Front Porch Blog

New Studies Reveal Another Toxic Page in the Coal Ash Chronicles

The latest independent study of water quality among 11 North Carolina lakes and rivers downstream from coal-fired power plants’ coal ash ponds revealed “high levels of contaminants that in several cases exceed the U.S. Environmental Protection Agency’s guidelines for drinking water and ecological effects.”

Coal ash, the toxic byproduct of burning coal for electricity, is typically stored in wet, often unlined, ponds. The most recent study, led by Duke University and published in the peer-reviewed journal Environmental Science & Technology, examined discharges from these ponds and how they affect lakes and rivers at different upstream and downstream points.

Each new page in the Coal Ash Chronicles is dripping with more arsenic-laced water than the last.

Arsenic concentrations in water flowing from coal ash ponds at Duke Energy’s Riverbend power plant into Mountain Island Lake, a primary drinking water source for Charlotte, were nine times higher than the federal drinking water standard. Near Asheville, coal ash pond discharges flowing into the French Broad River from Progress Energy’s Arden power plant had arsenic levels four times higher than the federal drinking water limit. Although this doesn’t mean that these cities’ drinking water itself is as contaminated as the discharge points, it shows a pattern of unacceptably high pollution from coal ash dumps.

The researchers’ surface water findings are likely unsurprising to folks who are familiar with the results of state groundwater monitoring near the 14 North Carolina power plants with unlined coal ash ponds that have found frequent exceedances of groundwater standards.

Affirming that coal ash pollution also causes costly damage to fish and wildlife, a study published in the same journal this August found that, “The combined direct and indirect cost of poisoned fish and wildlife exceeds $2.3 billion, which is enough money to construct 155 landfills with state-of-the-art composite liners and leachate collection systems,” and that cost is projected to increase by an additional $3.85 billion over the next 50 years. Following this report, the latest Duke University study brings new causes for alarm.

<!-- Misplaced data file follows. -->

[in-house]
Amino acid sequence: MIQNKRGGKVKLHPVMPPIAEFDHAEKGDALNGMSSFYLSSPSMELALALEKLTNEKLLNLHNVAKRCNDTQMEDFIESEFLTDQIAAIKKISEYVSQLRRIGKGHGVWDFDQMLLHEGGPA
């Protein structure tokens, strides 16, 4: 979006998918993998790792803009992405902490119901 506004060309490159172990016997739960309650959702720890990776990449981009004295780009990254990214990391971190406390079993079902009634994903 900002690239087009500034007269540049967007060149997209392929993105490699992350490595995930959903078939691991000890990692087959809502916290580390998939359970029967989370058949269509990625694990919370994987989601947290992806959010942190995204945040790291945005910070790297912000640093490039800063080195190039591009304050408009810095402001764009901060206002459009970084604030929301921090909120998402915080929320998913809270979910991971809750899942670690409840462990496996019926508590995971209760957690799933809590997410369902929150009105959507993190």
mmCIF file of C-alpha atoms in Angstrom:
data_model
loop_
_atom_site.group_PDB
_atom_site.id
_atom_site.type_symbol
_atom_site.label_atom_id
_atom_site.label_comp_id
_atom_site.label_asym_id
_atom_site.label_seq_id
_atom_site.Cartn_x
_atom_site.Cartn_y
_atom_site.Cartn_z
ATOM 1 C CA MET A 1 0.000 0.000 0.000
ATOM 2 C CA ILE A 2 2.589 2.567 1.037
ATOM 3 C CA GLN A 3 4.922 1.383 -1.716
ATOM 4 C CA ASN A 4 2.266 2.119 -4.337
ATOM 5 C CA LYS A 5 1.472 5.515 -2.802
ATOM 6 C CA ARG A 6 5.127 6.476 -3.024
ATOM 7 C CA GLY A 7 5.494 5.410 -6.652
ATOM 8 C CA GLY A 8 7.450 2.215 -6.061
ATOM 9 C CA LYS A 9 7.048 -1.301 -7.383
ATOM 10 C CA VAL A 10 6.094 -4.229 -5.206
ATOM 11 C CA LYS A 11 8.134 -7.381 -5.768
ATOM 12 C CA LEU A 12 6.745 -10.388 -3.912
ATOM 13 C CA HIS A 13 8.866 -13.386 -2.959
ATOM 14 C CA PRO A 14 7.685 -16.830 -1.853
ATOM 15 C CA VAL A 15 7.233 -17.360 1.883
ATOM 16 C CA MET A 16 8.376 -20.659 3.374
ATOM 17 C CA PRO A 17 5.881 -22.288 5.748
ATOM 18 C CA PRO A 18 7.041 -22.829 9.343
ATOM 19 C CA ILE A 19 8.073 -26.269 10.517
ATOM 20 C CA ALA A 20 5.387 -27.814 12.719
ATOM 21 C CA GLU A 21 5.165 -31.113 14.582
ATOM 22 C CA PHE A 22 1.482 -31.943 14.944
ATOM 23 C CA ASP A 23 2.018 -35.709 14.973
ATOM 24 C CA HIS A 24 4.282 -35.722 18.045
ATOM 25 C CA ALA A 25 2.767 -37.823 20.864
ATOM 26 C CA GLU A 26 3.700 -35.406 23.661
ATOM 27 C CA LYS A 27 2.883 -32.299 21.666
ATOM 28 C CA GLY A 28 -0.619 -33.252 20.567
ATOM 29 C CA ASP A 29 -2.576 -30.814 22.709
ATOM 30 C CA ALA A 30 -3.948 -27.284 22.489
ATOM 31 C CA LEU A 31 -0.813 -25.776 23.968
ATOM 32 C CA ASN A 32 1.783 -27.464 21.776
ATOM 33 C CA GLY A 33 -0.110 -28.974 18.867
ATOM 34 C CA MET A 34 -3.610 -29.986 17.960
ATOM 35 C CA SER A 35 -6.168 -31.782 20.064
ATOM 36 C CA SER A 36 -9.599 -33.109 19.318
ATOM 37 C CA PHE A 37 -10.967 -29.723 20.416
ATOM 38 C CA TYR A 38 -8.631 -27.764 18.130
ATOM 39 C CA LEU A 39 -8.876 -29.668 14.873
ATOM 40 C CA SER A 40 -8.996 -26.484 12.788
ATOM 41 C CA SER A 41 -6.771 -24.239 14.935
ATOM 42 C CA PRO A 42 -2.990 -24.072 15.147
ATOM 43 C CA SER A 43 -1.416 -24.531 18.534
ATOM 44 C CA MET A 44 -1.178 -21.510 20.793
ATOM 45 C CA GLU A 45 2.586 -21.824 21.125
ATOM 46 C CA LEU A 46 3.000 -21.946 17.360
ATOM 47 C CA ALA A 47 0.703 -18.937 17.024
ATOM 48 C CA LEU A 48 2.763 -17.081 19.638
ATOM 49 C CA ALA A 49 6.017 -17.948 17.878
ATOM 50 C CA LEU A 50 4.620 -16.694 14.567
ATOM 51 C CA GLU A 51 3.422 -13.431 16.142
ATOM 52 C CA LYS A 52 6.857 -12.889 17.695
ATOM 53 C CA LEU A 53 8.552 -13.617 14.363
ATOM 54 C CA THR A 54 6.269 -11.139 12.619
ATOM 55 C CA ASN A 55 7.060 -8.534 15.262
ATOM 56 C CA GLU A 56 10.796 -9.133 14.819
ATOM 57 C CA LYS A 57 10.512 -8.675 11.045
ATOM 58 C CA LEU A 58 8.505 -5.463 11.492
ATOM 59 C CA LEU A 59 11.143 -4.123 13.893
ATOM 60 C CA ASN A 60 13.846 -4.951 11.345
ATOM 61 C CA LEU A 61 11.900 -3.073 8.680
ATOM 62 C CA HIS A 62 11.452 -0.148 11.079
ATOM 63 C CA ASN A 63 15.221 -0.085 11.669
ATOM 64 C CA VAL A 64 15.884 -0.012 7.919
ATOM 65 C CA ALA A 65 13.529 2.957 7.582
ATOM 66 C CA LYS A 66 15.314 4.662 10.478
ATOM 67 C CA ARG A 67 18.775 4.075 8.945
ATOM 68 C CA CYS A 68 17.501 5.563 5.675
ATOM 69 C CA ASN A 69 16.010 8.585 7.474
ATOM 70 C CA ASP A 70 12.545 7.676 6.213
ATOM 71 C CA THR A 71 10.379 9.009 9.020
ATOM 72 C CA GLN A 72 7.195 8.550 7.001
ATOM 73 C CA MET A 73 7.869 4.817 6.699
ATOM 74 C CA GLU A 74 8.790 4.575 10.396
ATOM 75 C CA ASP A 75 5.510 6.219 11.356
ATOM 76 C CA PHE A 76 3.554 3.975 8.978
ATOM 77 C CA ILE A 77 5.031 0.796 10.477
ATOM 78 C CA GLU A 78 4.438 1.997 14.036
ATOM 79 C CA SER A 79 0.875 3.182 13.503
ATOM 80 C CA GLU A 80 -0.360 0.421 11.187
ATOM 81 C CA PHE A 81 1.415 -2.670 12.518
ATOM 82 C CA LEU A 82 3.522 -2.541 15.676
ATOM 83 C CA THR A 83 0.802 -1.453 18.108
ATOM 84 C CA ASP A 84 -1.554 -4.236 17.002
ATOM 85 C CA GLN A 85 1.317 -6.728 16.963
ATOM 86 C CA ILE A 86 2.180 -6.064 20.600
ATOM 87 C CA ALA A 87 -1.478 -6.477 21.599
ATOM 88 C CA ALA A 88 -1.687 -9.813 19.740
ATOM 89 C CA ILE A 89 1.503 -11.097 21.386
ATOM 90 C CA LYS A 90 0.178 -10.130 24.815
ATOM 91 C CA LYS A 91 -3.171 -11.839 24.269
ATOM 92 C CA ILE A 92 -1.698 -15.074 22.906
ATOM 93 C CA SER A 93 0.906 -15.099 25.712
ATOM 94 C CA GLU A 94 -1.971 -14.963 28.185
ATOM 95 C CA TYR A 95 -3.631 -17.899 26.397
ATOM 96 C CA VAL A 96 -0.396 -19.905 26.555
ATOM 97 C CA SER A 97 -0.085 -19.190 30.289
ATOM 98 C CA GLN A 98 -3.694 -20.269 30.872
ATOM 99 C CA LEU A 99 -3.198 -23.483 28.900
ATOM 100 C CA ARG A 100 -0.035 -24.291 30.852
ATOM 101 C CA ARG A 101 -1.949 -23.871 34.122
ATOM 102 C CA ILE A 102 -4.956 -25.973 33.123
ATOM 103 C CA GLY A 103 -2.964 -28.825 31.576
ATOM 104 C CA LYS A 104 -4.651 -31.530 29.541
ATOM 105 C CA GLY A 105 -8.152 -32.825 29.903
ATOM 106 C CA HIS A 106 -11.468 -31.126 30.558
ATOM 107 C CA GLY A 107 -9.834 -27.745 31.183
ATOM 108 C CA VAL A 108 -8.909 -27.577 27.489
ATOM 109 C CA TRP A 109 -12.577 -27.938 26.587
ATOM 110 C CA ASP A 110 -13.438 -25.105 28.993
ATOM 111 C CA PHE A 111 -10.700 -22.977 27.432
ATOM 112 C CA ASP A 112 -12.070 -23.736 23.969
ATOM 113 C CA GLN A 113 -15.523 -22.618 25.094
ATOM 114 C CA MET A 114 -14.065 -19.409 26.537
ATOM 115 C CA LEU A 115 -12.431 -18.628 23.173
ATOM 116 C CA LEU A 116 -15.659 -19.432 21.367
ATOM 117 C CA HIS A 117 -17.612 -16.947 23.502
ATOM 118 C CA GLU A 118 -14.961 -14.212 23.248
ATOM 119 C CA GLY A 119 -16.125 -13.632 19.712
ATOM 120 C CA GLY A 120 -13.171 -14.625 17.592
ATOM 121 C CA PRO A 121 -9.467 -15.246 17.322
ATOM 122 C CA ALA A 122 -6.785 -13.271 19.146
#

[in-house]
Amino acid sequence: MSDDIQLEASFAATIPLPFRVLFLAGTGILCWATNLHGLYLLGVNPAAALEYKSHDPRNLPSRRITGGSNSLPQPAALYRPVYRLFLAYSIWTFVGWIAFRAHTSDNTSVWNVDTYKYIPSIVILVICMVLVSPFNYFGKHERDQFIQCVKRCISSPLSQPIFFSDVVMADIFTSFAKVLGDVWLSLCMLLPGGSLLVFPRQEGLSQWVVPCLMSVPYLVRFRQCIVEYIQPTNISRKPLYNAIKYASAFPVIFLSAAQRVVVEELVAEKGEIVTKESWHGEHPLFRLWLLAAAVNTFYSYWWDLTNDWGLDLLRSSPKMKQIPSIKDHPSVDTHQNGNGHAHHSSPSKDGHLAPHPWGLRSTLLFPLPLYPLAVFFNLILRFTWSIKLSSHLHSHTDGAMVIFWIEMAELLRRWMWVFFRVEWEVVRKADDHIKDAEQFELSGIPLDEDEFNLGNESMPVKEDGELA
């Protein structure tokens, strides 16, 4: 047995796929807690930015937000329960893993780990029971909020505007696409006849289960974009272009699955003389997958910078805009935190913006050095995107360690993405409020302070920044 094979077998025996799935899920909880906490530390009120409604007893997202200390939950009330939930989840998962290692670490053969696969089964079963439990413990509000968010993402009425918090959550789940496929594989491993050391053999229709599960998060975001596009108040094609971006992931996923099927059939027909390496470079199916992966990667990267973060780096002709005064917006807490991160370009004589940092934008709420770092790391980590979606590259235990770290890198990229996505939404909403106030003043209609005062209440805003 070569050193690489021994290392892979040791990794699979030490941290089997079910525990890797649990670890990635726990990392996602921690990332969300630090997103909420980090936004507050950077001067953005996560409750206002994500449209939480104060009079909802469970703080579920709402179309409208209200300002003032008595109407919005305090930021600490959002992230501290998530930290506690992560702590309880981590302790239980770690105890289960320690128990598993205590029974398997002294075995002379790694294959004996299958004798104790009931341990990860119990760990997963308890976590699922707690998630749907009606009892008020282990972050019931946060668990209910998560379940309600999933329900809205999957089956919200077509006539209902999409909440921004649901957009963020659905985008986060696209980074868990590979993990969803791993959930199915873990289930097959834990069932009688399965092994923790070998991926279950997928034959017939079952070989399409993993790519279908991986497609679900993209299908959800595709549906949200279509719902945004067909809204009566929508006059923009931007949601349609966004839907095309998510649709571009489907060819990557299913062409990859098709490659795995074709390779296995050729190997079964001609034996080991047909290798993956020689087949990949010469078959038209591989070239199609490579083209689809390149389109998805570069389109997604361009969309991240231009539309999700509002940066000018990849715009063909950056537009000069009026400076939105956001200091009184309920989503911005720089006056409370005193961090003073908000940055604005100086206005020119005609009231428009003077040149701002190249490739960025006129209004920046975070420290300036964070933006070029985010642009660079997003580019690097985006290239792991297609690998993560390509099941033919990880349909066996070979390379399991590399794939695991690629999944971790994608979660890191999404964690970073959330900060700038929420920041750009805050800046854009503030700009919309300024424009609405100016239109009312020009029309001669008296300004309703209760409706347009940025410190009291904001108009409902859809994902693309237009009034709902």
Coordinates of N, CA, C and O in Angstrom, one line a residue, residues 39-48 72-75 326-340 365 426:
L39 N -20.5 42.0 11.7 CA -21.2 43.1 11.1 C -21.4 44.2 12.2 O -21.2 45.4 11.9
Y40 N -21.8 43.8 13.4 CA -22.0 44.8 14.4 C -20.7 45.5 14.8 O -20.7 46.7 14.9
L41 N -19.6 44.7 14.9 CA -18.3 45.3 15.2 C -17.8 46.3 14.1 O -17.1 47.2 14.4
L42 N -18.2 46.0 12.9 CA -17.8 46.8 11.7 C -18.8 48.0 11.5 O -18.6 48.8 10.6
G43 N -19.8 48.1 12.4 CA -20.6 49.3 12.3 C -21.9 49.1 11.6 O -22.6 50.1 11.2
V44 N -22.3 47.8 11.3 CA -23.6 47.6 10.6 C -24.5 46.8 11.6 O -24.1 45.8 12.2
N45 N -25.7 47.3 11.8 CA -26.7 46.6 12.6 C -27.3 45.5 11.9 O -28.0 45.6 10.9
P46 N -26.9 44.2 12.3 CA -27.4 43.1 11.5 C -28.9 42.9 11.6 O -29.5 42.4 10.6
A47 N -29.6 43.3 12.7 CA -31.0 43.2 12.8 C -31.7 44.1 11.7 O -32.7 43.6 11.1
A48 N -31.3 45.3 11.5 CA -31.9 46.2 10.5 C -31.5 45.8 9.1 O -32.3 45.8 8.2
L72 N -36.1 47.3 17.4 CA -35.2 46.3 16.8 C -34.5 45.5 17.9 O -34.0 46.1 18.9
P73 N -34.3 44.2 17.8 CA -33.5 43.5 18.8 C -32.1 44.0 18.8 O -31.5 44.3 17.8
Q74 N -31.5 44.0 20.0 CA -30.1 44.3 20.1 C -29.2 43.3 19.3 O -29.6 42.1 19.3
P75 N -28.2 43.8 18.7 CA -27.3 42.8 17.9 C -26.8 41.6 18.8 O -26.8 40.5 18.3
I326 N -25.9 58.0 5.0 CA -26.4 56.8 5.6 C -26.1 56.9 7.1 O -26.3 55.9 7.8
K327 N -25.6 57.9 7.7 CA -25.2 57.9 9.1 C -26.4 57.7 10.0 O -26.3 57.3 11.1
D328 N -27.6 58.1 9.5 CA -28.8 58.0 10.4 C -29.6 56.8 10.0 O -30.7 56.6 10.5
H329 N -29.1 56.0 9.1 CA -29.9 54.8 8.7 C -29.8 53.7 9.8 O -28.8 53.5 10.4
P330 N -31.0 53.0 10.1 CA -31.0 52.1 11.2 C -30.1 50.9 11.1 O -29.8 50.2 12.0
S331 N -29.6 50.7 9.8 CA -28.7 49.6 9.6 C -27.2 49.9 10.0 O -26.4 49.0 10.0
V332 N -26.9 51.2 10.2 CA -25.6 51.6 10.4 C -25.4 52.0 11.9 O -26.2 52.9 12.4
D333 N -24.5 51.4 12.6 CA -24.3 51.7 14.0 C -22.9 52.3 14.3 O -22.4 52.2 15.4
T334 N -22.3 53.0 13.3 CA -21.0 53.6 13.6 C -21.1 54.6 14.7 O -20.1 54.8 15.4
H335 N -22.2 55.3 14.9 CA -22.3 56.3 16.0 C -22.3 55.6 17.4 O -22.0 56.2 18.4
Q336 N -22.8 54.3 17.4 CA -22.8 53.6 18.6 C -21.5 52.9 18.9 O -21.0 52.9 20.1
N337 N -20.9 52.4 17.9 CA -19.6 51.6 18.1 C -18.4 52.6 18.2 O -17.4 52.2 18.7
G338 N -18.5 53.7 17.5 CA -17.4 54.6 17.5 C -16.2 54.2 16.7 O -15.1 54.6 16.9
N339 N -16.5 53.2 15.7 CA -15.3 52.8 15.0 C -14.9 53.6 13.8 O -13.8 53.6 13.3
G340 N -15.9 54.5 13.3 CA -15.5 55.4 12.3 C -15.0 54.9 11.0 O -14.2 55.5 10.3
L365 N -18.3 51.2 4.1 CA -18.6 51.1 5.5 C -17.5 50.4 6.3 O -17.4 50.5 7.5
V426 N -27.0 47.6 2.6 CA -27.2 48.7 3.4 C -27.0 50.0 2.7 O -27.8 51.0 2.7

Laura Ruhl, Avner Vengosh, and other study authors found levels of arsenic in Mountain Island Lake sediment that were roughly 25 times higher than current EPA standards for drinking water, and nearly twice the EPA standard for aquatic life. Researchers also found that coal-fired power plants that use scrubbers to control air pollution often discharge water with higher levels of selenium, a toxin that can cause neurological damage to humans at high exposure levels. Dangerous byproducts of burning coal, such as selenium, are being transferred from air pollutants into coal ash, and because coal ash is not regulated as a hazardous substance, these byproducts are leaching into water supplies.

The Duke University study bolsters citizen concerns about public dangers from lax oversight of coal ash, and comes just days after the Southern Environmental Law Center and a coalition of environmental groups filed suit against the N.C. Environmental Management Commission. The groups are seeking legal orders to make Progress Energy Carolinas and Duke Energy Carolinas clean up known groundwater contamination at 14 power plants’ ash dumps.

In other coal ash news this week, concerned Mecklenburg County residents with the grassroots group We Love Mountain Island Lake are hosting a community meeting featuring a panel discussion on the lake’s water quality. Panelists include Rusty Rozzelle, Charlotte Mecklenburg water quality manager and Sam Perkins, director of technical programs for the Catawba Riverkeeper.

The meeting is Thurs., Oct. 18 at 7:30 p.m. at Cook’s Memorial Presbyterian Church in Fellowship Hall. The address is 3413 Mt. Holly-Huntersville Road, Charlotte, NC 28216

Molly is passionate about sharing the environmental and cultural stories of our region, and serves as AV's Editorial Communications Coordinator and Editor of The Appalachian Voice publication.


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